Onion soup comes from good stock

October 16, 1994|By Kim Pierce | Kim Pierce,Universal Press Syndicate

Beloved for its restorative properties, onion soup is to France what chicken soup is to America.

"Onion soup is . . . rich without expense, savory without complication, and, best of all, comforting," wrote John Thorne in his 1979 "Treatise on Onion Soup."

The French have cherished onion soup for centuries, but, according to food authority Waverly Root, "apparently no region lays claim to it."

Or perhaps every region. Chef Laurent Champalle recently reeled off eight regional variations, from Alsatian onion soup with beer and sour cream to onion soup Champenoise, which uses a whole bottle of champagne.

Classic onion soup starts with sliced onions that are sauteed until they turn brown and sweet. Then comes rich stock, most often beef, but sometimes chicken, veal or a combination.

Slices of toasted French bread are floated in the liquid, then it's draped rim to rim with a Swiss cheese such as Gruyere or Emmentaler, although some evidence suggests Parmesan may have been the historical cheese of choice.

The whole affair goes under a broiler till the cheese browns and, without a lick of French, you understand immediately from the look and aroma what "gratinee" means.

Great onion soup, say experts, hinges on two components: quality stock and yellow onions.

"An onion soup needs to be made with a good stock base," says restaurateur Guy Calluaud. "The yellow is really the right onion to do an onion soup. . . . I think the rest of them would be too sweet."

4 But the type of stock is a matter of preference.

"You use part of chicken stock and part of beef stock," says restaurateur Pascal Cayet.

"Chicken stock is always a little bland. . . . The beef stock gives it a bit more flavor."

It's also important to caramelize the onions patiently.

"That's what makes the soup dark and gives it its color and flavor," Mr. Cayet says.

Cooks in a hurry may substitute canned stock, although purists shudder at the suggestion. Frozen homemade stock, available at upscale groceries, might be a less offensive option. And if you don't have broiler-proof soup bowls, melt the cheese onto the toasted bread, then slip the slices of bread into each bowl.

With candlelight and a little imagination, you can almost envision yourself in some Paris bistro slowly sipping your soup in the hours before dawn.

French Onion Soup

Makes 6 servings

1/4 cup plus 2 tablespoons butter (divided use)

2 pounds yellow onions, thinly sliced

1 1/2 quarts brown stock (see note)

salt and pepper

1 medium loaf French bread

3/4 cup grated Gruyere or Parmesan cheese

Heat oven to 300 degrees. In a large saucepan, melt 1/4 cup butter and cook the onions very gently, stirring frequently, until they are a deep golden brown, about 15 to 20 minutes.

Add the stock, salt and pepper and simmer 10 to 15 minutes.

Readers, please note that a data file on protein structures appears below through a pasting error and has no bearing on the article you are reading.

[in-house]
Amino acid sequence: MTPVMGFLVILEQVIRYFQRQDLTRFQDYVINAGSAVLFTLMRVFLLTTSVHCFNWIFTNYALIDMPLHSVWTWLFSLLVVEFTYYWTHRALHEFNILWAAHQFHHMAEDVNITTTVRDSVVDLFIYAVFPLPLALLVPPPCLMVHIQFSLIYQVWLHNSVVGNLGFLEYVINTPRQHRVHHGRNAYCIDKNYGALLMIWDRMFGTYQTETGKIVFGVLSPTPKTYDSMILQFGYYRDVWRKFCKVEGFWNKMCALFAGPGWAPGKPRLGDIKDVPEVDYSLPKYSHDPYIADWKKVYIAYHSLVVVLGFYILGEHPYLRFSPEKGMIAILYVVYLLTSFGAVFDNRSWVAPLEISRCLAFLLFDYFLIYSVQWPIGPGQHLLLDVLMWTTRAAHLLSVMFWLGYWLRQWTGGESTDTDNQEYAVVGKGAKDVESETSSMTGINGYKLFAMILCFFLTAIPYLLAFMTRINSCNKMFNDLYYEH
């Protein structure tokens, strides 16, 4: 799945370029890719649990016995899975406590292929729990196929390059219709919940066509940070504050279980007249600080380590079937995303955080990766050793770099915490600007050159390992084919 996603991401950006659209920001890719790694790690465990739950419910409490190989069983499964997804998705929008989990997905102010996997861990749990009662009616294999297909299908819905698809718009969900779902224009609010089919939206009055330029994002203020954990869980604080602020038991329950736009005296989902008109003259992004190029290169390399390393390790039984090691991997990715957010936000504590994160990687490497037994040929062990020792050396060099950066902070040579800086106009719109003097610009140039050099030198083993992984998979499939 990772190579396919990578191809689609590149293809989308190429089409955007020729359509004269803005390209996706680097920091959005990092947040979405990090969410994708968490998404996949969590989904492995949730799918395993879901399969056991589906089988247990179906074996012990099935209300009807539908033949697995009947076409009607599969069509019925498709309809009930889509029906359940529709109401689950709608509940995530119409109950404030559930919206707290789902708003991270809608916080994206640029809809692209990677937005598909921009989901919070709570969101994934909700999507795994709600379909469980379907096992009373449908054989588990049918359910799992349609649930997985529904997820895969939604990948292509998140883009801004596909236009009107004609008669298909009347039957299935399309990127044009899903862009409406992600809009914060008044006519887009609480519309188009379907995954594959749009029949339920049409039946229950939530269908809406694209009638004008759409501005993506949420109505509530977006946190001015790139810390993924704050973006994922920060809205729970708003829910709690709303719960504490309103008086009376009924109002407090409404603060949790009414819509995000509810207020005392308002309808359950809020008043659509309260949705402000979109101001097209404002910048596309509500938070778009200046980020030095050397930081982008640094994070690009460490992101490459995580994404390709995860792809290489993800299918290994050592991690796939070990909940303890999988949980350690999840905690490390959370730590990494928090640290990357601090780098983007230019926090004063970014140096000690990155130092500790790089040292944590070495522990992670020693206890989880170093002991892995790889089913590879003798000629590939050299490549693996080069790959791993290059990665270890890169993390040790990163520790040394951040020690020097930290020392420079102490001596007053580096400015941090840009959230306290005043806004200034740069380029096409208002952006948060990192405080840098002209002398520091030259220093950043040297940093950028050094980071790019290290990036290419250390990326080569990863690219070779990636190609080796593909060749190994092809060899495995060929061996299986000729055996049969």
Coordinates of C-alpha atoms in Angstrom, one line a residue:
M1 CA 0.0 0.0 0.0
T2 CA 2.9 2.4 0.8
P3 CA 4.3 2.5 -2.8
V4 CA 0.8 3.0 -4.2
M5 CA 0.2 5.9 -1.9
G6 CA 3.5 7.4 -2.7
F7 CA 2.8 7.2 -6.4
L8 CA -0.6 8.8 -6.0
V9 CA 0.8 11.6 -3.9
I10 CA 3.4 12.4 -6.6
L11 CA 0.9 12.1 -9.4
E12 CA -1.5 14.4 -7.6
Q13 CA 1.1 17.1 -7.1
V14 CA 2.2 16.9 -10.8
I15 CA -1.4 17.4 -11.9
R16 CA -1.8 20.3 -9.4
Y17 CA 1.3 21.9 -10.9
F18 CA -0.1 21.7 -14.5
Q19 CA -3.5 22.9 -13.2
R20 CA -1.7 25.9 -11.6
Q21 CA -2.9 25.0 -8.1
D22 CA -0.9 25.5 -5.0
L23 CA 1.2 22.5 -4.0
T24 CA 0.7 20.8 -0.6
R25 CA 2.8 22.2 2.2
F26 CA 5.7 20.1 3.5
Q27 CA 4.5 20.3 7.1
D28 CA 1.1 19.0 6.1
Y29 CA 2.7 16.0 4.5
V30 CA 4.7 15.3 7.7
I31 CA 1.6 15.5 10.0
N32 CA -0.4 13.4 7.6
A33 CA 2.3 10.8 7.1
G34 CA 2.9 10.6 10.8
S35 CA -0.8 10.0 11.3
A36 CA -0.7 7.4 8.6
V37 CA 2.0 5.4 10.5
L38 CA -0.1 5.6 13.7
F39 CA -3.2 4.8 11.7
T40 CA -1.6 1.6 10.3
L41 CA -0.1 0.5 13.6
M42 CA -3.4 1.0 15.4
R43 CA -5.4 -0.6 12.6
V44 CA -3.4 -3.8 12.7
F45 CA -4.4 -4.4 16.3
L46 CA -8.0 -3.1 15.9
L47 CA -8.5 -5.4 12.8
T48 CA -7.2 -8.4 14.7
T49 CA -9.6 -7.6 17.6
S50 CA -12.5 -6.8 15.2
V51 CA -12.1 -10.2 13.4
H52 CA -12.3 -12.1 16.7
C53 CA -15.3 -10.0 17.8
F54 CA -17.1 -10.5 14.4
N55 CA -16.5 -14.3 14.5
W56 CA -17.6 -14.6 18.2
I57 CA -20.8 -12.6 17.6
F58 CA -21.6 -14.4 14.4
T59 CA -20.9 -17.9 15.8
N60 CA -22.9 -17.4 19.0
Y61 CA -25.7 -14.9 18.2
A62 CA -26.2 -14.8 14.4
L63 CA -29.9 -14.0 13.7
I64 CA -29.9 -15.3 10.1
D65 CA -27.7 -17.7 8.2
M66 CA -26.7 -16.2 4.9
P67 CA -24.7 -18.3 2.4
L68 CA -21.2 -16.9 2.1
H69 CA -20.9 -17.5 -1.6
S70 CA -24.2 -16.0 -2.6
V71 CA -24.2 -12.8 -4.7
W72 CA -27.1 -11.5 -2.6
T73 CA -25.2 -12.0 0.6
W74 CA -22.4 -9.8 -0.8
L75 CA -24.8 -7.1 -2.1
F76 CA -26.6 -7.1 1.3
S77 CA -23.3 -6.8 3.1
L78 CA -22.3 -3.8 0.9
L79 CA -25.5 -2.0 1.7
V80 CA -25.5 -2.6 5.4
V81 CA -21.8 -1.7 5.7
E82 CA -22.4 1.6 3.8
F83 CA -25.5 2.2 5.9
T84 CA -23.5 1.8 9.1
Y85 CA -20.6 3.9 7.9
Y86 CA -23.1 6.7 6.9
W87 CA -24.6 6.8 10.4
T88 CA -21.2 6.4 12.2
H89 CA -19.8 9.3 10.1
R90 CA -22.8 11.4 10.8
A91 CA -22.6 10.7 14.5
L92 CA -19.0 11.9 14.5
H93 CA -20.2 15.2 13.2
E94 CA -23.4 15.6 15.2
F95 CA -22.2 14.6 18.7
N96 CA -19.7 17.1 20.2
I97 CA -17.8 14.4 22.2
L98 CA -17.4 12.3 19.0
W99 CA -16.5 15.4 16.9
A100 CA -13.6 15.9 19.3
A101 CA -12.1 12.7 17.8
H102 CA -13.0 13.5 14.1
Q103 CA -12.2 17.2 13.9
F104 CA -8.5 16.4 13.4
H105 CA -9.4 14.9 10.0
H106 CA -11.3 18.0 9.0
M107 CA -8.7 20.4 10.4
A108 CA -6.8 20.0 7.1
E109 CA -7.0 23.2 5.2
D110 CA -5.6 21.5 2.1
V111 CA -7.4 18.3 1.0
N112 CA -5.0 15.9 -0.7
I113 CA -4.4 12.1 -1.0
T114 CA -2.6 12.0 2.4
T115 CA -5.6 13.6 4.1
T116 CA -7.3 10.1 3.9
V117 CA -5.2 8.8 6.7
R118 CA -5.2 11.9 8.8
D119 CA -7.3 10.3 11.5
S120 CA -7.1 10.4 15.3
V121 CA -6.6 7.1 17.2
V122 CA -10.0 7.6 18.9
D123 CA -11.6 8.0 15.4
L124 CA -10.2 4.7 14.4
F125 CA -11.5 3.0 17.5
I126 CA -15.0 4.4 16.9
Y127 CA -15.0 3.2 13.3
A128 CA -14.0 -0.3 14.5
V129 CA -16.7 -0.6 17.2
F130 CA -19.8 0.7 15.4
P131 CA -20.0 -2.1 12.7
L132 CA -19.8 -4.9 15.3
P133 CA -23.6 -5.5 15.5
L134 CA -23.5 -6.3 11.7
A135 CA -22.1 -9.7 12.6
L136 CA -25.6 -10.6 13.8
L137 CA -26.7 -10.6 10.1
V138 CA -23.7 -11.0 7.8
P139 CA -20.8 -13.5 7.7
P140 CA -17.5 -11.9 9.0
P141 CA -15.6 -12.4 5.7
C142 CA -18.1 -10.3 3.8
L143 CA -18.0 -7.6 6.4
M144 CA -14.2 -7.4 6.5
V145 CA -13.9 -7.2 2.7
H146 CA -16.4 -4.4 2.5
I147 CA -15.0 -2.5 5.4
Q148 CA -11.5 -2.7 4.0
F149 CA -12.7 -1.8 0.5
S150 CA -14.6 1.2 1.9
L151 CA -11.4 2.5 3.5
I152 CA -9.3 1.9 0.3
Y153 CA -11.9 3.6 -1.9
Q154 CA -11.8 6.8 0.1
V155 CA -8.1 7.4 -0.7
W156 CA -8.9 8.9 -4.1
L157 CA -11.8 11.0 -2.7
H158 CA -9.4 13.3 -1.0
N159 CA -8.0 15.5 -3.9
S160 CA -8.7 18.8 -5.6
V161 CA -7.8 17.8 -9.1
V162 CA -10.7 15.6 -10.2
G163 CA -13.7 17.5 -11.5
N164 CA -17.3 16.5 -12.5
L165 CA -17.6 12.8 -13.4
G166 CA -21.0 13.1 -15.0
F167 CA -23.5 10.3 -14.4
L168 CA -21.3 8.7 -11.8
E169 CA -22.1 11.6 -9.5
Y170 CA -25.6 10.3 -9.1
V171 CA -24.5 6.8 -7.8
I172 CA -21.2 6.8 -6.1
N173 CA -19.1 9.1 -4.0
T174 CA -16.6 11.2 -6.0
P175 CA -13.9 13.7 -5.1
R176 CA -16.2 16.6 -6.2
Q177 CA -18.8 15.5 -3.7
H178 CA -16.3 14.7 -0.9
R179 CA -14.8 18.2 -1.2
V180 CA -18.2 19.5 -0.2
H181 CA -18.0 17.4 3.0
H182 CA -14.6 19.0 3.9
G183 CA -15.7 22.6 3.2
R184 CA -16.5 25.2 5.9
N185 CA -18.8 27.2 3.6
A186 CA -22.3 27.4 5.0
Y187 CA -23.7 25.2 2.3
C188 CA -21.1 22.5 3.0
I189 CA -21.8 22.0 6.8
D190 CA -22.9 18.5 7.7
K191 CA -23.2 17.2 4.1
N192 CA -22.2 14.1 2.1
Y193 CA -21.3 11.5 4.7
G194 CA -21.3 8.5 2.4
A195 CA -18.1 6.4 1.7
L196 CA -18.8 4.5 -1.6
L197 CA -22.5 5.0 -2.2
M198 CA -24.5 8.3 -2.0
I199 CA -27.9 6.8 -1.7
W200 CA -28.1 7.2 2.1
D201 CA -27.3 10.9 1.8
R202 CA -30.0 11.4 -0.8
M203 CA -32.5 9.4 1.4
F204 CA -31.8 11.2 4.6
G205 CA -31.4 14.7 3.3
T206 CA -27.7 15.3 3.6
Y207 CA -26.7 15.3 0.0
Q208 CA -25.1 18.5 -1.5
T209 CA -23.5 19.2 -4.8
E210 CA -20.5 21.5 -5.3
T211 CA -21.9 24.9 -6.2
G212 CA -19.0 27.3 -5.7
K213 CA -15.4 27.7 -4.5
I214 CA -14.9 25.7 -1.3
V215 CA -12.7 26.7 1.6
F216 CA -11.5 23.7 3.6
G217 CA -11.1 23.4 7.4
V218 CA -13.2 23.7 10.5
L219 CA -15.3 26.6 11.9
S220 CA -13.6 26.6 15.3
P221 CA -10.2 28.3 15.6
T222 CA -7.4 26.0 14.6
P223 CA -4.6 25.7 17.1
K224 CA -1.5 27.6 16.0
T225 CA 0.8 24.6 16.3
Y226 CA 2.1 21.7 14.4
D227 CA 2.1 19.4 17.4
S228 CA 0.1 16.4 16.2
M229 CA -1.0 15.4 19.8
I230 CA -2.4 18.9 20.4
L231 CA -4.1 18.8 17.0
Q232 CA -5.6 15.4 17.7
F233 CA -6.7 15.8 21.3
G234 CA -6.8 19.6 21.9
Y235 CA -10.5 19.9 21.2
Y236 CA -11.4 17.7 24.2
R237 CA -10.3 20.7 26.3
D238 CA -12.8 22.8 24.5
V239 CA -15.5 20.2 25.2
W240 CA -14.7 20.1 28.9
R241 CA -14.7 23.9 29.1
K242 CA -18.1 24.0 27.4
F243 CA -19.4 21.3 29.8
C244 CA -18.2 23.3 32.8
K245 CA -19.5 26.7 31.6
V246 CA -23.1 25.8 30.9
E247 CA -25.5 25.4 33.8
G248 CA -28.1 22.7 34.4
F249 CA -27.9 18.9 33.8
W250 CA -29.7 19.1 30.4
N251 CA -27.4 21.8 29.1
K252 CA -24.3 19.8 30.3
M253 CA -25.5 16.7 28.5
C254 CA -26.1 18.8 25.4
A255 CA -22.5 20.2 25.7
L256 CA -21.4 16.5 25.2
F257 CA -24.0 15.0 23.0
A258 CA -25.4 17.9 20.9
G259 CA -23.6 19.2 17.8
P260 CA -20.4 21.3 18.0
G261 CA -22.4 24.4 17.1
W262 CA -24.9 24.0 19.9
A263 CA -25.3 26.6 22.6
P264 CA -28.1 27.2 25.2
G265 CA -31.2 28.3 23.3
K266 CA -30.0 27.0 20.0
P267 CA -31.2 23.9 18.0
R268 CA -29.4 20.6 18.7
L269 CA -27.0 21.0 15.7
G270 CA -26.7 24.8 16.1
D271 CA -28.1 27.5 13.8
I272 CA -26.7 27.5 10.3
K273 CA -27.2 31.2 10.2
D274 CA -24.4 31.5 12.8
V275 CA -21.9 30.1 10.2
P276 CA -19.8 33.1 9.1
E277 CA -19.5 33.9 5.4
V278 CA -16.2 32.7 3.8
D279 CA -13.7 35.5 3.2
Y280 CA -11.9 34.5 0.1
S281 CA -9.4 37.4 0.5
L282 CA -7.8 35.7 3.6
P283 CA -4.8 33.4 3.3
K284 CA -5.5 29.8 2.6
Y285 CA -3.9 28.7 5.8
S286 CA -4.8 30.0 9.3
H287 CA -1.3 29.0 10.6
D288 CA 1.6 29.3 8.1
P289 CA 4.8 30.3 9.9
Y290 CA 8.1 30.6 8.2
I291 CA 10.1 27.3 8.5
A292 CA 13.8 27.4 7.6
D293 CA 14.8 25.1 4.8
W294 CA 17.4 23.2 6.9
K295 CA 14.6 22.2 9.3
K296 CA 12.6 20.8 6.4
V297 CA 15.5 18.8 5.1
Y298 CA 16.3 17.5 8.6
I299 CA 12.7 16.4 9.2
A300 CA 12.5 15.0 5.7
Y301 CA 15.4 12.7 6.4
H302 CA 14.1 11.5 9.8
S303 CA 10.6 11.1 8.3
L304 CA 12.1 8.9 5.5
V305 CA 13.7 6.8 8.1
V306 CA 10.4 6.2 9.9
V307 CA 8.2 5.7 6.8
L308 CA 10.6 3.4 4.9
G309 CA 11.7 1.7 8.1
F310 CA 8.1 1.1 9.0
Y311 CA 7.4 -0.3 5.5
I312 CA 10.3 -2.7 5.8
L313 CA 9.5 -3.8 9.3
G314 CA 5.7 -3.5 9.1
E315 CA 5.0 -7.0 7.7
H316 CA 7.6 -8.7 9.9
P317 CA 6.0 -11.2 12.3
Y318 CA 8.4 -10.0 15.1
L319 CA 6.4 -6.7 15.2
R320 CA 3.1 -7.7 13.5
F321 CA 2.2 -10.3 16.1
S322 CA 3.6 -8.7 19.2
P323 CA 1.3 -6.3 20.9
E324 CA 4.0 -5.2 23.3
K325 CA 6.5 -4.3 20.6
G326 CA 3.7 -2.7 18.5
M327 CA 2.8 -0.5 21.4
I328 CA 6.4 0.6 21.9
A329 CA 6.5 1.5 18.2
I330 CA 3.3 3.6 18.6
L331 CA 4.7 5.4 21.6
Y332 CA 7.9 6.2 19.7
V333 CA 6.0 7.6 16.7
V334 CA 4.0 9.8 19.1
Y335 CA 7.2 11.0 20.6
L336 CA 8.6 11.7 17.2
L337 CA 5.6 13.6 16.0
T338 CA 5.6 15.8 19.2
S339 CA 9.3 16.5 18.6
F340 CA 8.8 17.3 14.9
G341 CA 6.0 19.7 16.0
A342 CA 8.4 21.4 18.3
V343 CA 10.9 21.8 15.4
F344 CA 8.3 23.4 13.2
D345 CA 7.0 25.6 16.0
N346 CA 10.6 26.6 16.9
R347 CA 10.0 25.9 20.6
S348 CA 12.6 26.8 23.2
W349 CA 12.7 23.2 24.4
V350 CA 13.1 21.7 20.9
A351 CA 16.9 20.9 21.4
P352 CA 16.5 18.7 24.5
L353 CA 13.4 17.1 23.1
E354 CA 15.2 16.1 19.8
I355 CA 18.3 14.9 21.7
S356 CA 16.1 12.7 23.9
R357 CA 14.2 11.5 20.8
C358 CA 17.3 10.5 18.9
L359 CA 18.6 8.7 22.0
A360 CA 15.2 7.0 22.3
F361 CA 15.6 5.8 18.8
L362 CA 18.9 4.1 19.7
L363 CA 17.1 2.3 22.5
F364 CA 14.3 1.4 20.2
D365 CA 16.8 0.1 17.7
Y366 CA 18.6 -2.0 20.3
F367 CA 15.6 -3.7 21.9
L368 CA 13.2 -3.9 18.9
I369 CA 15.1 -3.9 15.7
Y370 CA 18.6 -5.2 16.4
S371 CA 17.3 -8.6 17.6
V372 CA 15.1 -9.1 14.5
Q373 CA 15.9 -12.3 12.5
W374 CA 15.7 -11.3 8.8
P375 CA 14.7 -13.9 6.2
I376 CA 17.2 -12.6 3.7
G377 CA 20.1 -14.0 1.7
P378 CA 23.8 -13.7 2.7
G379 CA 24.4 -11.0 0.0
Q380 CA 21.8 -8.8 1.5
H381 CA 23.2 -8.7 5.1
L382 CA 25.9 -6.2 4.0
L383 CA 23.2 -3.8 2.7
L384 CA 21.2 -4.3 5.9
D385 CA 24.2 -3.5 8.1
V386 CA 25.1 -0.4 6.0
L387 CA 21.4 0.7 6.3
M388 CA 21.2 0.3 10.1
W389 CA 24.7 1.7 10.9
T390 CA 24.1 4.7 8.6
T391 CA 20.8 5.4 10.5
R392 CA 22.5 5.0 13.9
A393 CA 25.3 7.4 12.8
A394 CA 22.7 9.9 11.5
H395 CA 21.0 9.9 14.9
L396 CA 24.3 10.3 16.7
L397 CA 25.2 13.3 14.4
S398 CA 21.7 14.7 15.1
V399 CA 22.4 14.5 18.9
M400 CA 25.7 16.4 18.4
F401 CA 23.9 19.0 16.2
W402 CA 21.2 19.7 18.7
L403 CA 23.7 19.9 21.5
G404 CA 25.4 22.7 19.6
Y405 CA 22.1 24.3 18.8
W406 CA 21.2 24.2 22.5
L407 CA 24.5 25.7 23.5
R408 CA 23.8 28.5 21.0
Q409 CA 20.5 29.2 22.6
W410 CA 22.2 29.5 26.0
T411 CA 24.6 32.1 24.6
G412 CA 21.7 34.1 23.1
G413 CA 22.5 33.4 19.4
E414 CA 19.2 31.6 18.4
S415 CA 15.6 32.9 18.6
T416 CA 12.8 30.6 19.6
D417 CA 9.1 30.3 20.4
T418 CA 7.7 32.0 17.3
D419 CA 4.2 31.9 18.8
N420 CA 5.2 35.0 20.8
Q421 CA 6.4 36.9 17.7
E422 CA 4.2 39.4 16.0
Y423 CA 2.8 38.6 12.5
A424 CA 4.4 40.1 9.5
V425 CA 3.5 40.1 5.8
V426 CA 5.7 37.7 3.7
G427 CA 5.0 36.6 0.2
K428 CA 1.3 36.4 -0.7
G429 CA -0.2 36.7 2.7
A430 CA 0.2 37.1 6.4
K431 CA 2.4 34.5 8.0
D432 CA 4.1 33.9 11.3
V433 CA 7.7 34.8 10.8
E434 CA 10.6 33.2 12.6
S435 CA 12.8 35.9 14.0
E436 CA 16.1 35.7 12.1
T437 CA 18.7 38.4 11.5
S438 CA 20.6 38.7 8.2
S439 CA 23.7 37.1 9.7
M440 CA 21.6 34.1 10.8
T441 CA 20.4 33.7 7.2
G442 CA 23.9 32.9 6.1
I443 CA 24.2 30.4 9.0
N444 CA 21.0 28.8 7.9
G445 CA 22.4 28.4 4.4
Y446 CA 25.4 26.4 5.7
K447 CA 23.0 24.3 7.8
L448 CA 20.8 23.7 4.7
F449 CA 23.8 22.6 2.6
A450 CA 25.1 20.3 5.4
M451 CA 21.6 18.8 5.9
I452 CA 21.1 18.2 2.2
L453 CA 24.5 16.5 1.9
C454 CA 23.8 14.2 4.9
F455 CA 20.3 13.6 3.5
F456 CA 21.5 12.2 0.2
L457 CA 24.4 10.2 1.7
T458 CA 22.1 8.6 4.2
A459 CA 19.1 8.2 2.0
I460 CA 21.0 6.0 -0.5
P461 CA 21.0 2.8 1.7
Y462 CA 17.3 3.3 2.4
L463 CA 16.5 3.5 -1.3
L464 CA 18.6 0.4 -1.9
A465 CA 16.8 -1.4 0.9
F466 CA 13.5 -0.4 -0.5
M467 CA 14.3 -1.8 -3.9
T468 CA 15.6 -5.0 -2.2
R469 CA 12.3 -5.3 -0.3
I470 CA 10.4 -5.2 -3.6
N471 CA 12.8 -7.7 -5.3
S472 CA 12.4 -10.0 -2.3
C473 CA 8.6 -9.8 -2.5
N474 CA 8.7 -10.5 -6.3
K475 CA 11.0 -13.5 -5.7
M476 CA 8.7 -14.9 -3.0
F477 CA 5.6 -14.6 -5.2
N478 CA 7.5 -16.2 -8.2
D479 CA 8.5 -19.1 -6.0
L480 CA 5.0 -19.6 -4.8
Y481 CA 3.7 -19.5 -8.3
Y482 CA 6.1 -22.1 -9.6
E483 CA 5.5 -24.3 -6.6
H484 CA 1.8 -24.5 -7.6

While soup is simmering, slice the bread and bake on a baking sheet until dry and lightly browned, 15 to 20 minutes.

Melt the remaining 2 tablespoons butter.

Set 2 or 3 slices of bread in individual heated soup bowls and pour the hot soup on top. Cover the soup with a thick layer of cheese and drizzle melted butter on top. Broil until browned. Serve at once.

Per serving: calories, 643; protein, 20 grams; fat, 23 grams; sodium, 2,066 milligrams; carbohydrates, 88 grams.

Chabrot Auvergnat

(Soup With Wine

From Auvergne)

Makes 6 to 8 servings

4 tablespoons butter

1 pound yellow onions, thinly sliced

2 tablespoons garlic, chopped

1 cup sliced leeks, white part only

1/4 cup tomatoes, peeled, seeded and chopped

salt and pepper

1/2 to 1 teaspoon crushed dried thyme

2 to 3 bay leaves

1/2 to 1 teaspoon allspice

1 tablespoon sugar

1 bottle gamay wine (divided use)

1 gallon brown stock

12 to 16 slices of French bread, toasted or grilled

12 ounces grated Swiss cheese (about 3 cups)

Melt the butter in a large saucepan; add the onions and cook gently, stirring occasionally, until they are brown and caramelized. Add the garlic, leeks and tomatoes and cook gently for 1 to 2 minutes. Add seasonings and sugar.

Add 1/2 bottle of wine and scrape all the browned bits from the bottom of the pan. Simmer until reduced by two-thirds.

Add the stock and simmer for 1 1/2 hours to reduce by half. Add the remaining wine and adjust seasonings.

Heat oven to 400 degrees. Place 2 slices toasted bread in oven-proof soup bowls and pour the soup over the bread. Sprinkle cheese generously on top and place bowls in oven just until cheese browns, about 10 minutes. Serve at once with more grated cheese and bread on the side.

Per 1 of 8 servings: calories, 591; protein, 19 grams; fat, 23 grams; sodium, 1,517 milligrams; carbohydrates, 49 grams.

+ (Source: Laurent Champalle)

Onion Soup Champenoise

Makes 4 to 6 servings

4 tablespoons butter

1 pound yellow onions, finely sliced

salt to taste

1/4 teaspoon cayenne or to taste

1/2 teaspoon crushed thyme

2 bay leaves

1 bottle champagne

4 cups brown stock

12 ounces brie (about 3 cups), cut in small pieces

1 cup port

4 egg yolks

8 to 10 slices French bread, toasted or grilled

Baltimore Sun Articles
Please note the green-lined linked article text has been applied commercially without any involvement from our newsroom editors, reporters or any other editorial staff.